It’s all about the hay

The taste of dairies and meat depends on what the cow has been fed: the higher the quality of the animal feed, the better the food that ends on our table. This is the reason why south-tyrolean farmers feed their steers, horses and sheeps with the best animal feed. The hay quality depends strictly on where the meadow is located, how it’s fertilized, dried and stored and on the environmental conditions.
The hay reaped from the first mowing is the richest with nutrients. The grass and herbs, grown just after the winter, had plenty of time to bloom. There are a lot of different flowers which grow beside very diverse herbs. The meadows are welcoming for butterflies, bees and lots of bugs that look for nectar and pollen.

Also on the Ritten, depending on the weather conditions and on the rainfalls, the farmers mow the grass four times a year: what comes from the first mow at the end of may will be called hay (Heu), the product of july’s mowing it’s the Groamet, that of august is the Pofl and – by good weather – the Nochpofl will be mowed in october.

It takes at least three days to make hay: on the first day the grass must be cut, the next day it must be raked two times before it can be dried and stored in the barn. To successfully complete the process the sun must be shining. In case of rain, the whole process might take more time.

By the second and the third mowing the weather conditions are no longer optimal. The nights get longer and colder, the sun rays are less intense, the air is moist and the flowers don’t grow. In these types of hay, Groamet and Pofl, there is less cellulose but the proteins are higher. This hay is the perfect animal feeding for sheeps, steers and goats but not for horses: the blades of grass are too short and this lowers their salivation, leading to abdominal cramping.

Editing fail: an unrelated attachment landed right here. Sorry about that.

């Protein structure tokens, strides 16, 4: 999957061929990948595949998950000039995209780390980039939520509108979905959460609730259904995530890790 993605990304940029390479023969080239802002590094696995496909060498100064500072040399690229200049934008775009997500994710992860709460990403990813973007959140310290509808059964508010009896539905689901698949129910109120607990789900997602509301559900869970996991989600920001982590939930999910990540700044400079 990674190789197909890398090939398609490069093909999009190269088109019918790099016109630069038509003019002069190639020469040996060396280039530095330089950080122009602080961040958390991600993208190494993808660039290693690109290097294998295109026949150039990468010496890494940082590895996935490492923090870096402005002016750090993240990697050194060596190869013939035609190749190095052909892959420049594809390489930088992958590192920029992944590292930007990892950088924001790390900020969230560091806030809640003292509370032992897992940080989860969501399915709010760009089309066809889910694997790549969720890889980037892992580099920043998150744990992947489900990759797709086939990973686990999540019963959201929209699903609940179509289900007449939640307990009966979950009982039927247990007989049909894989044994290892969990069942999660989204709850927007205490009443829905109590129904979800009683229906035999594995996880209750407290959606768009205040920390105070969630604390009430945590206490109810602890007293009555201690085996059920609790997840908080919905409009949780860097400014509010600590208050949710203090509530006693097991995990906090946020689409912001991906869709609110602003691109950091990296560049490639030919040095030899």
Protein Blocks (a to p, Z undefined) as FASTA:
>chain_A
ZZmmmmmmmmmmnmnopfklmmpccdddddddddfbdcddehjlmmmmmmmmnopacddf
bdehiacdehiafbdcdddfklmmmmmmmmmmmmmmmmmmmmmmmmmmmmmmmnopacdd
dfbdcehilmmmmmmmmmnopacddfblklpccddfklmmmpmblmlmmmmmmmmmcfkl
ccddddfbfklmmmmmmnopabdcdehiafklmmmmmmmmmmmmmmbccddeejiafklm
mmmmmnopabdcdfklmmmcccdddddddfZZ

After the mowing, for all these types of hay, it’s time for the drying phase which can last from six to eight weeks. During this phase the hay cannot be fed to the animals because of the microbial activity: in fact, the microbes supply the heat in the barn, so that the water can evaporate and the grass dries out.

South Tyrol is well known for its beautiful meadows, but only few people are aware that to get such results it’s all about time, commitment and experience: a good hay, in all its varieties, it’s the result of farmers hard work. A hay of quality is therefore not only important to the animals because, in some way, it ends up on our dinner table too.
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